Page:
• Suwisa Phoonsang is a big believer in singing while cooking curries. (Darcy Starr )Source: Darcy Starr
At Brisbane's Naga, head chef Suwisa Phoonsang makes her dad's green curry paste. Like her father, she cranks up the music and sings to it.
By
Lee Tran Lam

15 Jan 2021 - 1:31 PM  UPDATED 15 Jan 2021 - 1:31 PM

"I had my first spicy food when I was two years old," says Bangkok-born chef Suwisa Phoonsang.

Phoonsang is currently the head chef at Naga, a regional Thai restaurant in Brisbane — but her first exposure to full-blast chillies took place in Thailand, where she grew up.

Phoonsang didn't experience the fiery ingredient by accident, either — she actually sought it out.

Her parents had taken her to a local market in the country's south. As they stopped to have some food, she pointed out something she wanted. It was gang tai pa with khanom jeen — "one of the spicy dishes in the south of Thailand", Phoonsang explains. She compares it to a curry-style soup.

"They make it more spicy than the Bangkok curry [where Phoonsang spent her childhood]. The… gang tai pa is the spiciest."

So her parents wondered if she really wanted to try something so intense. "Are you sure?" they asked.

"Yes!" she replied. "At that age, I didn't even know what that food was or what it tasted like — all I knew at that time was I wanted to eat it."

They ordered it for her and, despite the powerful flavours, she actually finished it. In fact, she enjoyed it. Her parents couldn't believe it. She had withstood the mouth-burning sensations without even crying.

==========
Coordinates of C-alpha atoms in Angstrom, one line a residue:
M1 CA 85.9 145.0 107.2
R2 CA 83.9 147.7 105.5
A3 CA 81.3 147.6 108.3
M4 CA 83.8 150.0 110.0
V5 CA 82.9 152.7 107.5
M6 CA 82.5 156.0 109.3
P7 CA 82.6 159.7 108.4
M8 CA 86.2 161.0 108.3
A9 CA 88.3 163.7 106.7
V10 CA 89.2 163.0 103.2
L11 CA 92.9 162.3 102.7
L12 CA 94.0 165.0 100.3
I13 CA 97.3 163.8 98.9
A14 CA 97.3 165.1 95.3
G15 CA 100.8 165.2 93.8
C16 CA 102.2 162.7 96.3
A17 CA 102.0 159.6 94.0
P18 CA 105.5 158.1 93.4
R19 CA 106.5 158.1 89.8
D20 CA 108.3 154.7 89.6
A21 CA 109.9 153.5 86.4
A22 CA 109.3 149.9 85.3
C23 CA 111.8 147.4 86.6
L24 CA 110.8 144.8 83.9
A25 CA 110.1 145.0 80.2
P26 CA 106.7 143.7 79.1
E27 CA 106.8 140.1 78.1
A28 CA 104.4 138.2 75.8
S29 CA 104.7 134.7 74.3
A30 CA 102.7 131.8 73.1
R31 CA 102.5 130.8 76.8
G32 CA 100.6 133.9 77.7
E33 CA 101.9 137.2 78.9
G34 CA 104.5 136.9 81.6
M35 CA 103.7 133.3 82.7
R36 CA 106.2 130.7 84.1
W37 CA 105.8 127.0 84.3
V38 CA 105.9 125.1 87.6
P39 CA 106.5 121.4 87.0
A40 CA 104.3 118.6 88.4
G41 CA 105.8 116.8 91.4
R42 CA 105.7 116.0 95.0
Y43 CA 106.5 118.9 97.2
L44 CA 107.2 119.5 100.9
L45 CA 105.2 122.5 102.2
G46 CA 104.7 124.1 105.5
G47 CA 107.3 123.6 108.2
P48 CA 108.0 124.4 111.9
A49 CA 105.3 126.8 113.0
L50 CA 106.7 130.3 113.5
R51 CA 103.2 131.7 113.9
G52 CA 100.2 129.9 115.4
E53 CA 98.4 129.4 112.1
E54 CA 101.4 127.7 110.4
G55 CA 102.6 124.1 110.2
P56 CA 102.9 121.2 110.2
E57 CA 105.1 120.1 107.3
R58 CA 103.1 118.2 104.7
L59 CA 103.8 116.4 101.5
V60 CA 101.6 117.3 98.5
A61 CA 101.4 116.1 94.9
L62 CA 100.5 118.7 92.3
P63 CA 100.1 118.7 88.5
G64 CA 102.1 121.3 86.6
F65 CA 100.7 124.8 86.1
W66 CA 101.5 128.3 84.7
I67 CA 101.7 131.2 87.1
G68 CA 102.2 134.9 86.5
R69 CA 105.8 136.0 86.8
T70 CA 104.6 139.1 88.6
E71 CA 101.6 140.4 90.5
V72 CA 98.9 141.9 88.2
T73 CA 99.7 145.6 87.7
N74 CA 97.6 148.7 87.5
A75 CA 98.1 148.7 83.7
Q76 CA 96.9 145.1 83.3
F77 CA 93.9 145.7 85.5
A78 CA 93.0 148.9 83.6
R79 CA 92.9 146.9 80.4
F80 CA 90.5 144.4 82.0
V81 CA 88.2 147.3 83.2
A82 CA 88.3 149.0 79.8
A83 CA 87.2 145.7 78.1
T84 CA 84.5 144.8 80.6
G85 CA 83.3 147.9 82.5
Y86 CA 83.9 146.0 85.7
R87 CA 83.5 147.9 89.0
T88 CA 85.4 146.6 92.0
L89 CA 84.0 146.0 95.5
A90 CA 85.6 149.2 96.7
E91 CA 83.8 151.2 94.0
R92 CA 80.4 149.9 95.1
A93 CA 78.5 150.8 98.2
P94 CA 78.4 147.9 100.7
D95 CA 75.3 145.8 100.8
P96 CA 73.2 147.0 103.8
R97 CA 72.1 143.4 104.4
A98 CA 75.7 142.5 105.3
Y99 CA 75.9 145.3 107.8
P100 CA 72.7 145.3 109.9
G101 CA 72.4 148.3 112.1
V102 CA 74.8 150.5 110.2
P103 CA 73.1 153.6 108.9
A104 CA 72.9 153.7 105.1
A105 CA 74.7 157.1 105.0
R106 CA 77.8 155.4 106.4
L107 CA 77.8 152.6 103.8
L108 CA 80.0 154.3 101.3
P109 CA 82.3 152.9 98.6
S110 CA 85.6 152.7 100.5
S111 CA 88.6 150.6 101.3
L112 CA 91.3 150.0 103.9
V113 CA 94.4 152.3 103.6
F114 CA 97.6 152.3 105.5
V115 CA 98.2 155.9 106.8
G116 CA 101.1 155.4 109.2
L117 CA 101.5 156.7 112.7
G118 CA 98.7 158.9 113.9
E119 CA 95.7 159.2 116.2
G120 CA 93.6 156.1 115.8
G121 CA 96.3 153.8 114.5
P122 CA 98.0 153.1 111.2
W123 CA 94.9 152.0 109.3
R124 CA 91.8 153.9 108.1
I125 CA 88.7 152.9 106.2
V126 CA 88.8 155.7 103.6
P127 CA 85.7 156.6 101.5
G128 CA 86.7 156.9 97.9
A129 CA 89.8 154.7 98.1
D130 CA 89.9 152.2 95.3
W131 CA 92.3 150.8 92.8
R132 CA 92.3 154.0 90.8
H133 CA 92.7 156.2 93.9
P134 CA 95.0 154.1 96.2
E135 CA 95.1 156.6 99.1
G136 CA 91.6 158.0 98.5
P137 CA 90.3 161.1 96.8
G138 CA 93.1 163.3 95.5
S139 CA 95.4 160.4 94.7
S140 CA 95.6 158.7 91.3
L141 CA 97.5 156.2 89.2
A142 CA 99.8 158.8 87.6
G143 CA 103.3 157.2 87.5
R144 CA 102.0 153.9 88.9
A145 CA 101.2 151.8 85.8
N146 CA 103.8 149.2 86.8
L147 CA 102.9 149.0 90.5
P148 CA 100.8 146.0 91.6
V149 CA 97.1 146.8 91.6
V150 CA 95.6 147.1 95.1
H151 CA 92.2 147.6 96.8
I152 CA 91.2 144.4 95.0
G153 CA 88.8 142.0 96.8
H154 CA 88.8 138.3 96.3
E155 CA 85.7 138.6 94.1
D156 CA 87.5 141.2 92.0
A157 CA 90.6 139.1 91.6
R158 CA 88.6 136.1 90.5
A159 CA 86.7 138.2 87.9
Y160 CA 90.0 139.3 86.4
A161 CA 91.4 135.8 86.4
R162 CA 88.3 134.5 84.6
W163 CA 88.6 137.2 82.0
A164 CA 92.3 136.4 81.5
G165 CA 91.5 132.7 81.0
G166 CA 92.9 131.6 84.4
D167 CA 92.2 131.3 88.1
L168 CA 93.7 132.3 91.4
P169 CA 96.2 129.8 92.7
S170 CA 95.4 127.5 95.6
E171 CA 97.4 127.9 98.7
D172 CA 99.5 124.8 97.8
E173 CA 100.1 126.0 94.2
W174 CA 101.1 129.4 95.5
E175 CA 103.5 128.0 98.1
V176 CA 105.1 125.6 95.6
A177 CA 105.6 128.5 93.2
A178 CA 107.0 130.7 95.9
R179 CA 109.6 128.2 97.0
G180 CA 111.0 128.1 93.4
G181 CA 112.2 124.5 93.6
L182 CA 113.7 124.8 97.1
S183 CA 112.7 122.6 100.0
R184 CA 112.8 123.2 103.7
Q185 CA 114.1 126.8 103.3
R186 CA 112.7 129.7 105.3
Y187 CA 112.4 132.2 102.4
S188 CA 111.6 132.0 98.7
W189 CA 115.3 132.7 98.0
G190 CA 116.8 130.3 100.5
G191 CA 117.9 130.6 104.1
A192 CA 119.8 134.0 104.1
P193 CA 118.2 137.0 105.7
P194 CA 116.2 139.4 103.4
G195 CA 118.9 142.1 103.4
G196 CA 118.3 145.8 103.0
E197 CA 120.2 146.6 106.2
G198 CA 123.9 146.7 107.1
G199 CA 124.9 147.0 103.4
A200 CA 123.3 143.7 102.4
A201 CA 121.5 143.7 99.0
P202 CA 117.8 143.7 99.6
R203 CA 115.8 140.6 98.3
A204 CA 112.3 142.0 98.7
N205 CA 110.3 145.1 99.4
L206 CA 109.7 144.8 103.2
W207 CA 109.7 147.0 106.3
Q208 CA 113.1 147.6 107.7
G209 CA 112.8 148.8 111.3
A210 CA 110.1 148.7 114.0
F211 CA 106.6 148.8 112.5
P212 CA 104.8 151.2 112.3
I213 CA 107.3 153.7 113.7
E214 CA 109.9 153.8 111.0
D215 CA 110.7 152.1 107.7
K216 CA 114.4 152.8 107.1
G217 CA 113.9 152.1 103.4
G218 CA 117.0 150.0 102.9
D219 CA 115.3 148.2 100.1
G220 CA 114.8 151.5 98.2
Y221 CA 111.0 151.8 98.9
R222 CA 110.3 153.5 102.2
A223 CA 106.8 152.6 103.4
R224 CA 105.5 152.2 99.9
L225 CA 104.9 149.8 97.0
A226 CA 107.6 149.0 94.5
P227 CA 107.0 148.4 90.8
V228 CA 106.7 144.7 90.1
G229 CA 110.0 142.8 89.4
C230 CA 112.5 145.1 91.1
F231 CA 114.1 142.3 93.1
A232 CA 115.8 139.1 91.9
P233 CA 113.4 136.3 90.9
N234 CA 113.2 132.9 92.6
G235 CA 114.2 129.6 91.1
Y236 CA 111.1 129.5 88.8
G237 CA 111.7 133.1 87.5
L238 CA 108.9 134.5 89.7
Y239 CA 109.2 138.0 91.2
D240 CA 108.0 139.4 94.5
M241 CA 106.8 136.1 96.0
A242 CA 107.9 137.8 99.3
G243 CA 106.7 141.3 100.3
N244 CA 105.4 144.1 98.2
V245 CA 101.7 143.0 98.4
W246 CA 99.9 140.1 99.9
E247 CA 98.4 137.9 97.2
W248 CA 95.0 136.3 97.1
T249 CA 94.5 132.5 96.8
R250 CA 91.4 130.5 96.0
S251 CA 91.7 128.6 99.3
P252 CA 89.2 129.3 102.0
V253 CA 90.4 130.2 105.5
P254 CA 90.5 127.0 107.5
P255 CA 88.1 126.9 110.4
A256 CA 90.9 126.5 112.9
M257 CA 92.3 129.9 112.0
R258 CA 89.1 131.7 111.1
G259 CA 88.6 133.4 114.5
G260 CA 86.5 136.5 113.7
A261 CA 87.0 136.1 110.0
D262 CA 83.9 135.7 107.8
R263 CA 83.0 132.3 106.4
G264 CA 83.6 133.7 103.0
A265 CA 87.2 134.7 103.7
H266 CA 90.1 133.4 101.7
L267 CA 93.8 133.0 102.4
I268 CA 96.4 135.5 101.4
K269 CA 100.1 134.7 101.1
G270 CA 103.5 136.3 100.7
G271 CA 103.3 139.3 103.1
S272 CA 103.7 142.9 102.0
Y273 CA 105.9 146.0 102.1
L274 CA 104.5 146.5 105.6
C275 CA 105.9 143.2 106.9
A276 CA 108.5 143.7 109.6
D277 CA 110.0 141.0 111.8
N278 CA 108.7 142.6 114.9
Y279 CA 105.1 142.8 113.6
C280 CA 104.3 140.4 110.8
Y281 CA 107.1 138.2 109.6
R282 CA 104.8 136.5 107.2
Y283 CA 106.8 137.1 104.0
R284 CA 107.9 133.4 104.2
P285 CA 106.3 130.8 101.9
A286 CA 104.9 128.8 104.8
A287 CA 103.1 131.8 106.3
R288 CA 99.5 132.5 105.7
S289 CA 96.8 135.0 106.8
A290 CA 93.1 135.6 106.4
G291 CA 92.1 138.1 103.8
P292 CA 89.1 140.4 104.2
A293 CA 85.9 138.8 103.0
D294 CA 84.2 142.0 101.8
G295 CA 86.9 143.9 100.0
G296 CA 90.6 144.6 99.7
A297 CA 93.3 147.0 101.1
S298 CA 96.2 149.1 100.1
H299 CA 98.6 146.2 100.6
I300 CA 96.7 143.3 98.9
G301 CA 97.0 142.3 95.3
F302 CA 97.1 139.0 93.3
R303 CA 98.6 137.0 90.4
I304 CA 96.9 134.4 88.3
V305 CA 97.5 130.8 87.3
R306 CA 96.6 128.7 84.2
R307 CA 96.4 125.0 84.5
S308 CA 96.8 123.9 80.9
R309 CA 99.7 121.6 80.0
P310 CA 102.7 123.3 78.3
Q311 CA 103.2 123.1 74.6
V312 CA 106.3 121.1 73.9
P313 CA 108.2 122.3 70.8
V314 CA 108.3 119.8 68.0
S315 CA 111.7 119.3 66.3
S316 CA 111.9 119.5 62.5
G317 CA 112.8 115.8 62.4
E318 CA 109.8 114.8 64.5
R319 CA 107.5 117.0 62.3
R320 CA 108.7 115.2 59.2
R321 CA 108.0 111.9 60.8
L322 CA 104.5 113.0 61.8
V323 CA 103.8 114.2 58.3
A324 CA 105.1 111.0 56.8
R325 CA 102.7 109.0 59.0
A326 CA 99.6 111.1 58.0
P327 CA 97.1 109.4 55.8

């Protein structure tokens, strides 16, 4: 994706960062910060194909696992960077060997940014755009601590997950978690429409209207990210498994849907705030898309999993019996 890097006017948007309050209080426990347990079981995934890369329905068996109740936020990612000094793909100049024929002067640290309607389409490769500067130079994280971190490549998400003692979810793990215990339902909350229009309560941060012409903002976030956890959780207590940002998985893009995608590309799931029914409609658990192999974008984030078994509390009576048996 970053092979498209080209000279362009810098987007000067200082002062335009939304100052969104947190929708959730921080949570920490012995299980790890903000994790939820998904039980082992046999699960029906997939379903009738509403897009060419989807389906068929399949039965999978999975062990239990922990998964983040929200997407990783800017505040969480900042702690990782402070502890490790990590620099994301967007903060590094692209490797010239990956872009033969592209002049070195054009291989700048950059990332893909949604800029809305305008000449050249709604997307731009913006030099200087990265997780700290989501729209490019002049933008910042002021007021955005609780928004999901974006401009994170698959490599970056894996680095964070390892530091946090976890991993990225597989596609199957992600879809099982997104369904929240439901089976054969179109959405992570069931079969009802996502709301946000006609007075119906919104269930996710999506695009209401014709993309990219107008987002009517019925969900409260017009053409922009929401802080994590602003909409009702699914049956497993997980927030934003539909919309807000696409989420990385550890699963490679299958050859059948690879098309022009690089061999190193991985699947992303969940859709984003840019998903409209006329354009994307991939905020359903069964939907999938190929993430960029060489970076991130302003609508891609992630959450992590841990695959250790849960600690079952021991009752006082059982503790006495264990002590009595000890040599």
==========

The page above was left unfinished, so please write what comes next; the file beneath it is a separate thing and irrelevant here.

"I remember it so clearly because it was the first food I ever liked," she says. It signalled the beginning of her lifelong obsession with chilli, too.

"You can't believe how much chilli I put in my food," Phoonsang says. The chef happily handles such fiery intensity — but other people can't match her tolerance levels. "All the people and my family complain: 'if you're going to eat something like that, you're going to eat it yourself. Don't share with me'."

Chilli is also a key element in her dad's beloved green curry paste.

She remembers, at age 10, watching him come home from work, carrying bags of ingredients for the paste. He changed into a comfortable sarong — it was part of his ritual — and then started to prepare the curry.

His enthusiasm surprised her. Wasn't he tired from working all day at his government job? He smiled at her.
"No, I am happy to cook as I know you will enjoy eating the food I cook for you," he said. Then her father started prepping and pounding his green curry paste as he sang along to hits on the radio. He especially liked the music of Grand Ex, the first band in Thailand to reach one million album sales, back in 1979.

After working his mortar and pestle — crushing fresh lemongrass, turmeric, garlic, chillies, lime zest and roasted shrimp paste into a multi-flavoured mash — he would cook the green curry, leaving the house enveloped in this aromatic cloud of spices.

"It [was] like a giant hug of love," says Phoonsang. "During my childhood, food in our household was basic with no extras. However, my dad always made our meals so interesting."

At Naga, Phoonsang serves her father's green curry paste with handmade fish dumplings – a dish that’s dedicated to her dad.

Her dad went to so much effort, she wondered why he didn't just buy store-bought paste instead? Why put on a sarong and diligently make everything from scratch?

He winked at her. Her dad explained how important it was to create something so vibrantly fresh, to know about the individual elements that produced the flavours. Plus, a one-of-a-kind magic to making it yourself: "We can add our own special touch into these curry pastes that other people don't have," he told her.